The Not-Quite-Robots That Help Fix Fusion Reactors

I am not inside a fusion reactor. It'd be wonderful if I was, the Joint European Torus reactor here at Culham Centre for Fusion Energy is behind some blast doors just a few metres away, but that's not really somewhere humans are meant to go. Not even for maintenance: it's not really dangerous in the same way that current nuclear power plants are, but it contains toxic beryllium and low-level radioactive… stuff. This is the mockup version of the reactor, used for training. And by the way, if the camerawork here seems a little bit odd, that's because it's being done by… well, here. Meet my camera operator. Say hi! I was going to say that my camera operator is a robot, but that's not strictly true either. This isn't a robot, it can't carry out anything automatically: instead, it's a remote handling arm. Basically, it's an extension of John over in the control room. It's not as versatile as a human arm, but it's got enough degrees of freedom.

You are actually there, at that point, and not detached from it in a control room. You don't even realise you're doing it. You're actually thinking about the job as you're there, and you're imagining all the components around you. Certainly from the views, we have a VR model as well, which gives us good detail, so from that you actually work at the coalface imagining that the items are there right next to you. It's got very good feedback. Even down to something as thick as a layer of tape. If you were to put that on a smooth surface and run the grip across it you'd be able to feel that level of detail. We have to service the ceiling as well, so the transporter will drive the manipulator upside down and up into position so the operator stays in this position, but gravity changes. So we have to teach the operators to deal with that as well. There are all sorts of cool technologies for remote presence that could be used one day.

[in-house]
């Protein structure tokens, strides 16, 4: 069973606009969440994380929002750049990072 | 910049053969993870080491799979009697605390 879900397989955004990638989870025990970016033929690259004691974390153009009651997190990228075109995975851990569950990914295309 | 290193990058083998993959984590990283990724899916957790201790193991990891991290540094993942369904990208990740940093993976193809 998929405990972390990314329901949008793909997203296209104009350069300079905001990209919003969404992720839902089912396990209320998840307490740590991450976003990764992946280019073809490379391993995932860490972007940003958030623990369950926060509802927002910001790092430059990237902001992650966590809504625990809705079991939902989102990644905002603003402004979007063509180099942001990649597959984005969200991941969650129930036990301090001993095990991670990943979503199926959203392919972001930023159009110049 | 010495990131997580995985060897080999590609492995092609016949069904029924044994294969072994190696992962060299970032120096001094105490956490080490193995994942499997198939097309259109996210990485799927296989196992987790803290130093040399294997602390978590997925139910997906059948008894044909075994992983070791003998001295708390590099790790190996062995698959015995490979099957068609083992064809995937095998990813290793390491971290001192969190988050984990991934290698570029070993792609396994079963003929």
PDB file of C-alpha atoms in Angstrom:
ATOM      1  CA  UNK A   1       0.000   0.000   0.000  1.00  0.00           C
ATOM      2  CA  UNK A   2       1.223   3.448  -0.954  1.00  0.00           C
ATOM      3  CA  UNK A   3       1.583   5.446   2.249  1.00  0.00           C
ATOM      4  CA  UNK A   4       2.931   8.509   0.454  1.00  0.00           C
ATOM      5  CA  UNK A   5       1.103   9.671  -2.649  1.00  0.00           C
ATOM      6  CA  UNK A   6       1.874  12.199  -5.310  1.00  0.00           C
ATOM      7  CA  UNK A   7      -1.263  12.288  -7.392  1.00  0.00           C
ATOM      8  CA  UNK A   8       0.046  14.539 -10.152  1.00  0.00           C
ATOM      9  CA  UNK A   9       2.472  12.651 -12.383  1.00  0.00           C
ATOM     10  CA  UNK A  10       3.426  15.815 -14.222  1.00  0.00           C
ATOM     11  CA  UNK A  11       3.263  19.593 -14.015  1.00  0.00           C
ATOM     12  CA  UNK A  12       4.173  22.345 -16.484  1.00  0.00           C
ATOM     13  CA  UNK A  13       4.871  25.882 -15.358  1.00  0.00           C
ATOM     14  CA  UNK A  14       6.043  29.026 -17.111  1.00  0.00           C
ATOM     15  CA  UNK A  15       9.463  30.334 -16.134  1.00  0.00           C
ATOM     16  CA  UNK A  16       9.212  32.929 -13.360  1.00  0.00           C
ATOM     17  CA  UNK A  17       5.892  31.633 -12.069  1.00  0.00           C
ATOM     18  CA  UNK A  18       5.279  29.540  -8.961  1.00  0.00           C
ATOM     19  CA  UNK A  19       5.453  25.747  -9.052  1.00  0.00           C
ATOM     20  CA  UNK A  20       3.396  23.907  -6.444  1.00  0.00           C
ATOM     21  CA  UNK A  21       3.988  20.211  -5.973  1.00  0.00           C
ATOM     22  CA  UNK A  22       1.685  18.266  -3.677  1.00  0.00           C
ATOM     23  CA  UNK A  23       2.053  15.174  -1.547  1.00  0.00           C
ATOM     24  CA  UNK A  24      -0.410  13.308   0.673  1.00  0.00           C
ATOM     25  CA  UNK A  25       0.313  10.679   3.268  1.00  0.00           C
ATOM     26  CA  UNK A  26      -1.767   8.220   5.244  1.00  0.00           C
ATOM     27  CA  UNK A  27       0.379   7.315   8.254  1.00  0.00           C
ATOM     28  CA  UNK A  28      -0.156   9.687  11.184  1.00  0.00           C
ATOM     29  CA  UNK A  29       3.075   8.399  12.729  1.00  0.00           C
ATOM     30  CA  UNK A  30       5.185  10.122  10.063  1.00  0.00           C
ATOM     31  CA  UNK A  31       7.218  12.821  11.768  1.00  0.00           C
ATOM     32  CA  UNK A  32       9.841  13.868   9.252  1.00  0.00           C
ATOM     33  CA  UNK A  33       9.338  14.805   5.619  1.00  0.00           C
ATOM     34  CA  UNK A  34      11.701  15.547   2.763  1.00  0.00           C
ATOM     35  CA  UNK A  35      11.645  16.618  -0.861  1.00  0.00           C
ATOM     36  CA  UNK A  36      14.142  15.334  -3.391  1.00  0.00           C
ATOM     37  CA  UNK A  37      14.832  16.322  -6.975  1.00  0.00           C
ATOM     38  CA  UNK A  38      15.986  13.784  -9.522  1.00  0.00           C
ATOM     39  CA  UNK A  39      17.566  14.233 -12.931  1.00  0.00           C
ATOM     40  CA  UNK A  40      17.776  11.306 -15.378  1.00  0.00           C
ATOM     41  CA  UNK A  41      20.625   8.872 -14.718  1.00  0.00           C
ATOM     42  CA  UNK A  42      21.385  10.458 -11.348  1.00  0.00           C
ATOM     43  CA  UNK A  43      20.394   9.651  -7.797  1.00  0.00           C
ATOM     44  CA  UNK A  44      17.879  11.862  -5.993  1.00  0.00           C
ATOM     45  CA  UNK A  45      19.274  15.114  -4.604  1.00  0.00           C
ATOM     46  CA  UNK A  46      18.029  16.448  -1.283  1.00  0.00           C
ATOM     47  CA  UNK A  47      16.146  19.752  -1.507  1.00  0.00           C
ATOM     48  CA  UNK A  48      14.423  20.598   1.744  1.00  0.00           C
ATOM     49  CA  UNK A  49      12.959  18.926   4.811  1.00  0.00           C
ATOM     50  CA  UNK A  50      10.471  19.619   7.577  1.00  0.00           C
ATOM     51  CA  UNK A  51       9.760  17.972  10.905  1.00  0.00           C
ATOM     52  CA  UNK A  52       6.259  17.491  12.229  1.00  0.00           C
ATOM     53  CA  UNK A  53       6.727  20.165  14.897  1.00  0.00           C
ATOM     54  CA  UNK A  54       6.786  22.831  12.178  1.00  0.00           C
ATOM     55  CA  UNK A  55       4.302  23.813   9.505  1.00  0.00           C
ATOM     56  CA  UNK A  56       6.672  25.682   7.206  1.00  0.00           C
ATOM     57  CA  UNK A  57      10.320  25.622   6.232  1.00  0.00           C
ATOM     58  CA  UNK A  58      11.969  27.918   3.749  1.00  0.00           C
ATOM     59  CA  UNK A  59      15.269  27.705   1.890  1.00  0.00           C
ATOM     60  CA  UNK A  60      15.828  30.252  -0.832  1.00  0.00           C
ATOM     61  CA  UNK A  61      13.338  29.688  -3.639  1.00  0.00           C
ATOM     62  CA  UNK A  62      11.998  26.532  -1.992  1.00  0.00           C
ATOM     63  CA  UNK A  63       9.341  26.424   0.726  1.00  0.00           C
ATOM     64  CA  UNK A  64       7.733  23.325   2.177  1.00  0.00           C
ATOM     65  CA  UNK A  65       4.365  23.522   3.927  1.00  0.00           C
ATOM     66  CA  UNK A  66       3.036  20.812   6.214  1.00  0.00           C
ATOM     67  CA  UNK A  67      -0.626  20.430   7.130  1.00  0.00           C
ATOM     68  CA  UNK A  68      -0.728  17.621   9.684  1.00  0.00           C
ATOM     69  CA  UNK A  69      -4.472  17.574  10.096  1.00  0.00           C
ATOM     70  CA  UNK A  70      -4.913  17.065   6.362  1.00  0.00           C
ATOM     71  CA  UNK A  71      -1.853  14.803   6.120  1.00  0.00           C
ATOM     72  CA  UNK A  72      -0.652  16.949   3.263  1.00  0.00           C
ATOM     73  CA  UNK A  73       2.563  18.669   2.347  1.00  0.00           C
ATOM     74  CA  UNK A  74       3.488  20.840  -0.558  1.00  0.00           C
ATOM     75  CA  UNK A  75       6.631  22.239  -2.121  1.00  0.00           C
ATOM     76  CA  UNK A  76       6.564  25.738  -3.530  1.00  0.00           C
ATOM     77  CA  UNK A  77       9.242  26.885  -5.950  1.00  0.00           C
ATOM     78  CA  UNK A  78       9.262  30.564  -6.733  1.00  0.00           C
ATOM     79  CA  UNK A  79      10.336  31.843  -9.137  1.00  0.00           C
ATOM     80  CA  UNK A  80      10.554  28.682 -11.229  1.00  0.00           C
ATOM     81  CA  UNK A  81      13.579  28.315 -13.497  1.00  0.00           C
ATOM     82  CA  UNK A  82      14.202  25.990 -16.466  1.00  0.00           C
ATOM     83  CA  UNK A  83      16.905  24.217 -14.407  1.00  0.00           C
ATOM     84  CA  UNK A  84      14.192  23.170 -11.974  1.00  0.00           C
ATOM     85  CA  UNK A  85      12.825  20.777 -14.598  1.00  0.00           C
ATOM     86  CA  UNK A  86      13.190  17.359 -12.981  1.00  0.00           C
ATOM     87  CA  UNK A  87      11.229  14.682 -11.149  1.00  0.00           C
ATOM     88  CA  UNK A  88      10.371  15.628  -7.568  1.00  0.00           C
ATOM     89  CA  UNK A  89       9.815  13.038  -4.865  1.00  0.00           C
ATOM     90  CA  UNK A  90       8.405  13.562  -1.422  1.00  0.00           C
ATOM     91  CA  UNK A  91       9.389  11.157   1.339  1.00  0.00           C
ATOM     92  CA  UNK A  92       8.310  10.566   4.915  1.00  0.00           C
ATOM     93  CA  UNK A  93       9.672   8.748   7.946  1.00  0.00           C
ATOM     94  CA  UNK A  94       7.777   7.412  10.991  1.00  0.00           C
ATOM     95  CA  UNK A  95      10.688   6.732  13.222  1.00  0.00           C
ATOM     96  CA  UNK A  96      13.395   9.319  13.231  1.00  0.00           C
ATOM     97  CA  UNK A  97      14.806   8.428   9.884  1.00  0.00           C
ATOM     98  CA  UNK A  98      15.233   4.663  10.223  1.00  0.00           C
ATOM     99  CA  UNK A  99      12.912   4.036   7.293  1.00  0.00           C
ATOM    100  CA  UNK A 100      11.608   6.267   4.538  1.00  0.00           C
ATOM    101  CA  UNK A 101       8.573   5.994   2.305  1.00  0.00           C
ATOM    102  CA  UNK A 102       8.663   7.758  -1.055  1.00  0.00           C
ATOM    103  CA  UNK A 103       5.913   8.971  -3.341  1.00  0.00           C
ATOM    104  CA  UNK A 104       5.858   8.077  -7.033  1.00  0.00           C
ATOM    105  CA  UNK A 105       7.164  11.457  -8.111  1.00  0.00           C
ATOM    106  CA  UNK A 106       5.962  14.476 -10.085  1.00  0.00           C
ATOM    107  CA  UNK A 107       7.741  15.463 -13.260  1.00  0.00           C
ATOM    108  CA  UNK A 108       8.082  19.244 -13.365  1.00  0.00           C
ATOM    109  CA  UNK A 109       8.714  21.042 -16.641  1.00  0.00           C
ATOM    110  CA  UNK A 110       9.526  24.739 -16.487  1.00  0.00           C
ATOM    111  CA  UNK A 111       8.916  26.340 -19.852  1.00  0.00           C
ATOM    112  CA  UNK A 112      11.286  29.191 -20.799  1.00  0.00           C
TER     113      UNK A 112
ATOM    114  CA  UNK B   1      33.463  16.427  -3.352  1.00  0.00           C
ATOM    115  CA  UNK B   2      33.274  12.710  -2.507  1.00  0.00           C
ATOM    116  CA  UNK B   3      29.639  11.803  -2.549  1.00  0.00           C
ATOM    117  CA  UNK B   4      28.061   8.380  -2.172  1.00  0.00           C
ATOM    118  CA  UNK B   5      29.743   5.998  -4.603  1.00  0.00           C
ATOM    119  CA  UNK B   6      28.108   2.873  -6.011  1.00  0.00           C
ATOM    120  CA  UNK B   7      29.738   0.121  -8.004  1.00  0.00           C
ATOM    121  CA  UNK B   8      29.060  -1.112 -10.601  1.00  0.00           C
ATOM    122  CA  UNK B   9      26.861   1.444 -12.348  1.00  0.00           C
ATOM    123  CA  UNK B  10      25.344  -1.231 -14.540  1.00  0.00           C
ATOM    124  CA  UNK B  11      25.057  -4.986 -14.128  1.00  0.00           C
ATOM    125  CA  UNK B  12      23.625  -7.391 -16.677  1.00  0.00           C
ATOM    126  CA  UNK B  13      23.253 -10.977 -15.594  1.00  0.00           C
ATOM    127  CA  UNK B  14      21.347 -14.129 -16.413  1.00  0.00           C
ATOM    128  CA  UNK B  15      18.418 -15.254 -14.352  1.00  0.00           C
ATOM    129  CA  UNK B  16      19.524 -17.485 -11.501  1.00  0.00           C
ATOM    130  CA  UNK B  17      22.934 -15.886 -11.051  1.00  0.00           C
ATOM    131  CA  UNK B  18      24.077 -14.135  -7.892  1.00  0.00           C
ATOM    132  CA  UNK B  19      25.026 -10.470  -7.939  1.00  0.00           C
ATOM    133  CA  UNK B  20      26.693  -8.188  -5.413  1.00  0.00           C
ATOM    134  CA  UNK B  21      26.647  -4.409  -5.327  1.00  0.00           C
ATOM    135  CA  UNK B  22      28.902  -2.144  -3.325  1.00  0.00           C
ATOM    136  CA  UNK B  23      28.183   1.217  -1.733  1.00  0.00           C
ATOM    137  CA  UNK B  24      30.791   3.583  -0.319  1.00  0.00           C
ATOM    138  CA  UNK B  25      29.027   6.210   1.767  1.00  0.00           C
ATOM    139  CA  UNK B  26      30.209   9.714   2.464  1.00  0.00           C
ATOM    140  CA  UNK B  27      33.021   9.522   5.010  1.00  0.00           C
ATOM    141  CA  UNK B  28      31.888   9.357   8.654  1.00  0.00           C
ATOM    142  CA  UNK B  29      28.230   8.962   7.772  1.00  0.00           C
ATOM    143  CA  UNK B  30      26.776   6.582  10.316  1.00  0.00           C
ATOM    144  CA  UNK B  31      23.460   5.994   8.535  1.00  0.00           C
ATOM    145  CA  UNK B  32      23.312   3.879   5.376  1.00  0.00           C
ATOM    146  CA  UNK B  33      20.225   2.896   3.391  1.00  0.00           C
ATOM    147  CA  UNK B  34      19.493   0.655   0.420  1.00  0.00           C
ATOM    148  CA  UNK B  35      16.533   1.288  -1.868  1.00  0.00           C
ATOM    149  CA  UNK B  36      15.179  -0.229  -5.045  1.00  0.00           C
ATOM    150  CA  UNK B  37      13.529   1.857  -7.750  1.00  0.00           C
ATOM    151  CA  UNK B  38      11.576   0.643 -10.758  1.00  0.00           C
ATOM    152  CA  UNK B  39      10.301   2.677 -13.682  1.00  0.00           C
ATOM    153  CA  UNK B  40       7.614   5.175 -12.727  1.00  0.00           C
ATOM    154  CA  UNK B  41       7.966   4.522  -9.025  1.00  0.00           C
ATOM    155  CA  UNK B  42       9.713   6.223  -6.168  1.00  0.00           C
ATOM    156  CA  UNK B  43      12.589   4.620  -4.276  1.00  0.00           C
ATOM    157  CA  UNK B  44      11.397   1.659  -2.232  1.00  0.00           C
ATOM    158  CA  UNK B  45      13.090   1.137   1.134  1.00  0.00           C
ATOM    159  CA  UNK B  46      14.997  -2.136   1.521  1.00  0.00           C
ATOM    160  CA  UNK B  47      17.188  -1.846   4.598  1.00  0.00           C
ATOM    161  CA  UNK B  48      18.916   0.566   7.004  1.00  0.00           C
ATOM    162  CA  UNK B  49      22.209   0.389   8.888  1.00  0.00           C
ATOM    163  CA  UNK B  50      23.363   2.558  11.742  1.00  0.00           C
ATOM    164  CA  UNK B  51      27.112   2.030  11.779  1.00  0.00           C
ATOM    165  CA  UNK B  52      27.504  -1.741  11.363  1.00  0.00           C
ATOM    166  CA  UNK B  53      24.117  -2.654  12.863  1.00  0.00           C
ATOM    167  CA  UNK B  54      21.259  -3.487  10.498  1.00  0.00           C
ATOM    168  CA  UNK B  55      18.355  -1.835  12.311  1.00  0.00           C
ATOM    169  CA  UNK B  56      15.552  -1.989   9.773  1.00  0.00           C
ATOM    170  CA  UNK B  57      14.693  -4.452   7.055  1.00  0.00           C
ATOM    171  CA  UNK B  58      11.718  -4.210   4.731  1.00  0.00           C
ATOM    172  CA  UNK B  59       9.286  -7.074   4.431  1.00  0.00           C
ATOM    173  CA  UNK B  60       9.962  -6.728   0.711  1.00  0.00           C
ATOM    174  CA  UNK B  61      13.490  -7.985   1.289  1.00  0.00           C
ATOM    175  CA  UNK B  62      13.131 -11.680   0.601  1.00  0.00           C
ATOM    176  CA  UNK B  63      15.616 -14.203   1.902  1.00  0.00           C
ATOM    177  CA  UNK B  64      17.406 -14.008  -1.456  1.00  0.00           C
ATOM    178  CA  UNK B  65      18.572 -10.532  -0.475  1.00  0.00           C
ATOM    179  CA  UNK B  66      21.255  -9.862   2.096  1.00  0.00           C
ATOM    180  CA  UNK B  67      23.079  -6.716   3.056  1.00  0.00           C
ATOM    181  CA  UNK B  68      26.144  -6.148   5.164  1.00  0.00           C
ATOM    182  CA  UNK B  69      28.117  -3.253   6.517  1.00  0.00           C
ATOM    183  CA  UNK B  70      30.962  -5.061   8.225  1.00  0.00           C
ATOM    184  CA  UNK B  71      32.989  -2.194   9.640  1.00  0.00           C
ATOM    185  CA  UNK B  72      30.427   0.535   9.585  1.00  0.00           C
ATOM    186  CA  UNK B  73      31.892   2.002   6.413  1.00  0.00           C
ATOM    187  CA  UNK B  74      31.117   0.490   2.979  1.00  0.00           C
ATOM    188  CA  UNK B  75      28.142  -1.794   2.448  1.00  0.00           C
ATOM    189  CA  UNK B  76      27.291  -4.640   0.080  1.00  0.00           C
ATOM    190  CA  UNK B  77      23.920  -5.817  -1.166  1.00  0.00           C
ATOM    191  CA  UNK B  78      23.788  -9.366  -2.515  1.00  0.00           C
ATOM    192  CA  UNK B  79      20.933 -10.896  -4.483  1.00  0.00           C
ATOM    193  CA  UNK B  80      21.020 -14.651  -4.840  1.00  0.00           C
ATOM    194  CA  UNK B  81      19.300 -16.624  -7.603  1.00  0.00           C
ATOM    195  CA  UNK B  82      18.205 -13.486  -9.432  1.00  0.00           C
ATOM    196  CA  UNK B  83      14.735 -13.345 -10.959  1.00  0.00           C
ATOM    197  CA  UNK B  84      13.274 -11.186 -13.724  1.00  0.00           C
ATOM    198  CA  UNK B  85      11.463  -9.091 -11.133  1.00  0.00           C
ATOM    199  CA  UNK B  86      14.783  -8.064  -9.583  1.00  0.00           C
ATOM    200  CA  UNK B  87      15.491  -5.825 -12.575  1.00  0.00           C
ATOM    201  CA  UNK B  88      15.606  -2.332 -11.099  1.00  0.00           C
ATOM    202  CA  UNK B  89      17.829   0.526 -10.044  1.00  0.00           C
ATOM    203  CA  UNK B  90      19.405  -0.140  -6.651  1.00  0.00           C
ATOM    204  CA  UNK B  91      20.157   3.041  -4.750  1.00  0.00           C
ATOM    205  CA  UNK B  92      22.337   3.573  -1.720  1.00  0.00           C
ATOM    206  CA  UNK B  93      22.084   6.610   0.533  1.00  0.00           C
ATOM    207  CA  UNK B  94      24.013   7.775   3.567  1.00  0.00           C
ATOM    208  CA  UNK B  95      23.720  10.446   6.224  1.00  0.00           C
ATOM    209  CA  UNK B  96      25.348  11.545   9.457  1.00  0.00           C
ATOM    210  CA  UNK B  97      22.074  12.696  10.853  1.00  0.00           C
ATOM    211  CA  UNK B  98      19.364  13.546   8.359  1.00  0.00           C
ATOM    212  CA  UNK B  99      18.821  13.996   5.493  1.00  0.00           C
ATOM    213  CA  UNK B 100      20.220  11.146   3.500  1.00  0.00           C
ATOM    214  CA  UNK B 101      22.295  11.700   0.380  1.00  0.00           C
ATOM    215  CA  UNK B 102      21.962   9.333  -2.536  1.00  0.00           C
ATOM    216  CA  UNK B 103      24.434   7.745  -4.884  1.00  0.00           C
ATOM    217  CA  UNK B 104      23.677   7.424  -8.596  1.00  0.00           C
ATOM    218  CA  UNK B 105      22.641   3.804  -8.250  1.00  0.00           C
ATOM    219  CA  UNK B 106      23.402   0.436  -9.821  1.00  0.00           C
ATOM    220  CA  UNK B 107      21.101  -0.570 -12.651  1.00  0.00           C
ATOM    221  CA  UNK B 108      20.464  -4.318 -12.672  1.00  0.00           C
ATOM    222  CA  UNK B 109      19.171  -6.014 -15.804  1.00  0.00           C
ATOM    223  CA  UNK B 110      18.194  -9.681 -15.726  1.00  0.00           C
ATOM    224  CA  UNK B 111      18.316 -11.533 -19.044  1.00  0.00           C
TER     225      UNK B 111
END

Virtual reality. Gesture recognition. 3D cameras. All of which would be great: if they work reliably, every time, and if they'll still work and be supported after 10, 20 or 30 years of use in a radioactive environment. This system can't be experimental, it can't be risky, because the only way to fix or upgrade this robot arm inside a reactor is to send in a human. You don't take risks for something like this: you use something that is known to work safely. And I did ask whether I could have a go controlling the remote handling arm. For all those same reasons, the answer was yes… but very, very slowly. [Translating these subtitles? Add your name here!].